His acts being seven ages. At first the infant,
Mewling and Puking in the nurse’s arms.
Then the whining schoolboy, with his satchel
And shining morning face, creeping like snail
Unwillingly to school. And then the lover,
Sighing like furnace, with a woeful ballad
Made to his mistress’ eyebrow. Then a soldier,
Full of strange oaths and bearded like the pard,
Jealous in honor, sudden, and quick in quarrel,
Seeking the bubble reputation
Even in the cannon’s mouth. And then the justice,
In fair round belly with good capon lined,
With eyes sever and beard of formal cut,
Full of wise saws and modern instances;
And so he plays his part. The sixth age shifts
Into the lean and slippered pantaloon,
With spectacles on nose and pouch on side,
His youthful hose, well saved, a world too wide
For his shrunk shank; and his big manly voice,
Turning again toward childish treble, pipes
And whistles in his sound. Last scene of all,
That ends this strange, eventful history,
Is second childishness and mere oblivion,
Sans teeth, sans eyes, sans taste, sans everything.”
–Jaques, As You Like It, (2.7.138-165), 1599/1600
While this may be the most boring way imaginable to begin my blog, Drama, Daily, the academic in me feels compelled to define the terms that underpin my blog’s dual theme: the life of drama and the drama of life.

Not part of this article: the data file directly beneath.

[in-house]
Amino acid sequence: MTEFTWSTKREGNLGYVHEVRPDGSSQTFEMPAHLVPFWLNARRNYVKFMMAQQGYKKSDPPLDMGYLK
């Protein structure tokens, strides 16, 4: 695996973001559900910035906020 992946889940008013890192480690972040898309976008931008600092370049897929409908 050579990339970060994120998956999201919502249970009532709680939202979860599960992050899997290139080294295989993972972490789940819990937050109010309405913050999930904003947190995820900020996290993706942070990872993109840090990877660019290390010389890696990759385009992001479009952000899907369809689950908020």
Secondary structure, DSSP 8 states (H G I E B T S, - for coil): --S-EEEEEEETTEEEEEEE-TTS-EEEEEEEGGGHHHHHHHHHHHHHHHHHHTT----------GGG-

In ancient Greece, the verb infinitive theatre meant to behold. Theatrum was a place for viewing. The word drama referred to an action, a deed, a play, especially a tragedy. The first entry of the word in English usage, found in OED and dated 1515, provides the most common meaning: a composition in prose or verse to be staged and conveyed via dialogue and action and accompanied by costume, gesture, scenery as in real life, a play. An entry dated 1930 indicates the word’s non-theatrical meaning: the dramatic-quality, colorfulness or excitement that characterizes something. The oft-used and largely derogatory term “drama queen,” which can be found in an entry dated 1923, describes a person who overreacts to a minor setback, a person prone to exaggeratedly dramatic behaviors, and a person who thrives on being the center of attention. [Interestingly, the first English usage entry for the term “drag queen” followed two decades later in 1943.] The word “theatrical,” which carried a meaning similar, though less disparaging, to drama queen, was used as early as 1649 to describe behavior that resembles the manner of an actor, behavior that is artificial, affected. Circa 1710, “theatrical” took on a more derogatory meaning in line with drama queen: having the style of dramatic performance, extravagantly or irrelevantly histrionic, ‘stagy,’ calculated for display, showy, spectacular. As early as 1837, the term “theatricality,” the quality of being theatrical, entered into English usage and was used both as a synonym for a play or dramatic performance and also, significantly, to characterize the dramatic nature of something mundane, non-theatrical. A final term worth noting, “performative,” was brought into mainstream usage with J. L. Austen’s 1962 work, How to Do Things with Words, though OED dates the first use of the word back to 1922. A performative is an utterance that, consciously or not, effects, brings about, an action. Following Austen, Judith Butler has theorized the performativity of gender roles.